Confused? Me too. But it's a Harington novel so I keep reading. He makes some friends in the hills: an old woman who was once the postmistress of the town; a moonshiner whose ten fingers are different characters and communicates for him; and Ralph, the dog. Then page 79 and Part Two. Whoa! The narrator changes and new characters are introduced. I think. I no longer get the musical metaphors, but Harington researched the heck out of this book and even referenced it in the narrative.

Okay, I kinda get it. I think. Then I reach page 171 and Part Three, where all I can determine is that the protagonist almost OD'd on moonshine and was recuperating in the town's old hotel when a female historian researching an ex-governor's mistress arrives and has a lot of sex with the bluff dweller. Huh?

When I reach the conclusion of Farther Along, I find I have no idea what this book is about. I've loved all his other novels, so I won't give up on Harington-he has 12 other GREAT novels. I also know that this book was delayed for a year due to an injury suffered in a car accident.

Armchair Interviews says: Read Harington, but don't start with this one.
5 of 6 people found the following review helpful
5.0 out of 5 stars Better and Better, Farther Along 19 Jun 2010
By J. E. Hazell - Published on
I am responding in part to the three-star review, which, as I write this, is the only other review of the book.
I am a big Harington fan and was also somewhat disappointed when I first read this novel. But I read it a second time and now believe it is a beautiful statement about literature's healing power.
The other reviewer is right - a quirky approach to narration makes the story somewhat difficult to follow. But the payoff from working my way through was worth it (although if you are new to Harington, I suggest reading "With," "The Cockroaches of Stay More," or "Enduring" first).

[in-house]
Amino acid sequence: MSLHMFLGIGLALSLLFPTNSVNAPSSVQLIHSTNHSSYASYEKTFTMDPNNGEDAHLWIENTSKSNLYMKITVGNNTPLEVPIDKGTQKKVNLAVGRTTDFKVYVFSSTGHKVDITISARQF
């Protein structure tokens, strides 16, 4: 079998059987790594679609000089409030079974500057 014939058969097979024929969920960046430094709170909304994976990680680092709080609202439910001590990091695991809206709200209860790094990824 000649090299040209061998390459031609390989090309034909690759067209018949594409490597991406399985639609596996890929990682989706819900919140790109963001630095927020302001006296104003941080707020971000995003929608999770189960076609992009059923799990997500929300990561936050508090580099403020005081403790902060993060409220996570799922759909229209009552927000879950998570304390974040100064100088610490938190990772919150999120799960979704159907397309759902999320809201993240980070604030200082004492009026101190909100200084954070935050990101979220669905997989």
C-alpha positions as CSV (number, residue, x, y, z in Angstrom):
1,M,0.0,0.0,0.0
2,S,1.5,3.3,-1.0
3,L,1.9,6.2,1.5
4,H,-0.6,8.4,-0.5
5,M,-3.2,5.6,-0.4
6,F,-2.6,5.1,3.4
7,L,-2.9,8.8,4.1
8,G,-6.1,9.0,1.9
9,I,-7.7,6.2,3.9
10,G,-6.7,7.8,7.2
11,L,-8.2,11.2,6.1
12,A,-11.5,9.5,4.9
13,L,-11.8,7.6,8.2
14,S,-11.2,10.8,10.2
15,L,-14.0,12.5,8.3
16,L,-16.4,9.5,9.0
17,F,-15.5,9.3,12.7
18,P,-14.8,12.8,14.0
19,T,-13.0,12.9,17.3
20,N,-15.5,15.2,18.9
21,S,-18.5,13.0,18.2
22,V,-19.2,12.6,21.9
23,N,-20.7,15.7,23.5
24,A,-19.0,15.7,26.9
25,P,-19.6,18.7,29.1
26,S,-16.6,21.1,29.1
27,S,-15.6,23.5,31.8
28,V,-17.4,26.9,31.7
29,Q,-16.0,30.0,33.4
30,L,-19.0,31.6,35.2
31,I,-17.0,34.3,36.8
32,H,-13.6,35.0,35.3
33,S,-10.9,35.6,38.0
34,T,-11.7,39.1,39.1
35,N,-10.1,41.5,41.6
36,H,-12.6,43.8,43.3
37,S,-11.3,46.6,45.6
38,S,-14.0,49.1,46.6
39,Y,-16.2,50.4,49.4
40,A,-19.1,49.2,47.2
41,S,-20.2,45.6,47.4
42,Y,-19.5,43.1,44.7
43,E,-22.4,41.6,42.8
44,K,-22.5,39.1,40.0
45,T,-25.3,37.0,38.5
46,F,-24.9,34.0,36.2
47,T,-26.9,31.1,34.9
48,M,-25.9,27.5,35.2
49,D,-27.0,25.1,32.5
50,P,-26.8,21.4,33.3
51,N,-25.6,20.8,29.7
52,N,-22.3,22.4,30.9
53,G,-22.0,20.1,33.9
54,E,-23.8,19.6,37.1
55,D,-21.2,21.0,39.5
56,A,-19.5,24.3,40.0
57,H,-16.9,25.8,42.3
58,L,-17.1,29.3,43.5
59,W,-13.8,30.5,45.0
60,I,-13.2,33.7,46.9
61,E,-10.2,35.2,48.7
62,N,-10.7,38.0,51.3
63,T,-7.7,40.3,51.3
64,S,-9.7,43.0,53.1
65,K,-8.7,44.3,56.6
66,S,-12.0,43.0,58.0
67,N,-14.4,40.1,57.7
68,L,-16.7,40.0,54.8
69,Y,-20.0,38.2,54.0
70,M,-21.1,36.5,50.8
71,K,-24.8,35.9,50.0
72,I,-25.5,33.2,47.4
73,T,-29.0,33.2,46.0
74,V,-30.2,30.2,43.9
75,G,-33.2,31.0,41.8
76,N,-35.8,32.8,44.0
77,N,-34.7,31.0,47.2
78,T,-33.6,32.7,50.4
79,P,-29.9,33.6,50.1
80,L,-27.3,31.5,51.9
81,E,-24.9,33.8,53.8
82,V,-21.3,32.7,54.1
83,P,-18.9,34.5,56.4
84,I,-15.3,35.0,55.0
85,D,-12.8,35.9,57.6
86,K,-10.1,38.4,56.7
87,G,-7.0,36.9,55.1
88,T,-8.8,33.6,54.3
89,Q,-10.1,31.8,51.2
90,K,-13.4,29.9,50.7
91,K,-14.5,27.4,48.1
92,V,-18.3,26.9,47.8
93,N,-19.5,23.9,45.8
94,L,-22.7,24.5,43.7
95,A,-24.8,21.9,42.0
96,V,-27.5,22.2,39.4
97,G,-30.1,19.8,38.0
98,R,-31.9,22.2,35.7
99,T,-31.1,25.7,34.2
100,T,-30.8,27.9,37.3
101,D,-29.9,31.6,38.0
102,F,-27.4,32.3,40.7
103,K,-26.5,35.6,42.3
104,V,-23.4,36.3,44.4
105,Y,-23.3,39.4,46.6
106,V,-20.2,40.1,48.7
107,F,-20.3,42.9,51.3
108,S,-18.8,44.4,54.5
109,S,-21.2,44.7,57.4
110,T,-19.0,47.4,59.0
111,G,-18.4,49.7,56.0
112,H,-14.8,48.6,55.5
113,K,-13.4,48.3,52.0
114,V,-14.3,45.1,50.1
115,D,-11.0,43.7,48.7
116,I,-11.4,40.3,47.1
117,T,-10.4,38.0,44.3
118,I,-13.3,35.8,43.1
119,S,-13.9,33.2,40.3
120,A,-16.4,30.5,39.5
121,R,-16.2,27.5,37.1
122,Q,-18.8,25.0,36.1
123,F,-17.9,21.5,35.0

This appears to me Harington's most personal novel. It is about how a hopelessly alcoholic recluse finds meaning and healing through story telling.
And there are at least a half dozen passages - about the differences between rock star groupies and museum curator groupies, about the differences between a recluse and a hermit, about the conflict between expectations and reality, about living with regrets over the past - that alone are worth the price of the book.
1 of 1 people found the following review helpful
3.0 out of 5 stars Farther Along 26 Sep 2012
By jmood - Published on
Format:Kindle Edition|Verified Purchase
This book was a very easy read, and you instantly are drawn in to the lives of the characters. It was a bit confusing when the point of view changes in the second and third part - but that also kept it interesting. I would probably only recommend this to some. 3 1/2 out of 5 stars.
2 of 3 people found the following review helpful
5.0 out of 5 stars one of my favorites! 6 Feb 2013
By V.C. - Published on
Format:Hardcover|Verified Purchase
i would read anything this author writes. he's pitch perfect. though of course i've read the entire book, i keep this on my shelf as a book i continually open and just read a page randomly. it's the kind of writing that can transport you and make you revere the written word.
3.0 out of 5 stars Strange but in a comforting sort of way 3 Jan 2014
By Linda O. - Published on
Format:Kindle Edition
I enjoyed this book quite a bit although had to 're-read several times toward the end. Not sure if I will read any farther along or not :)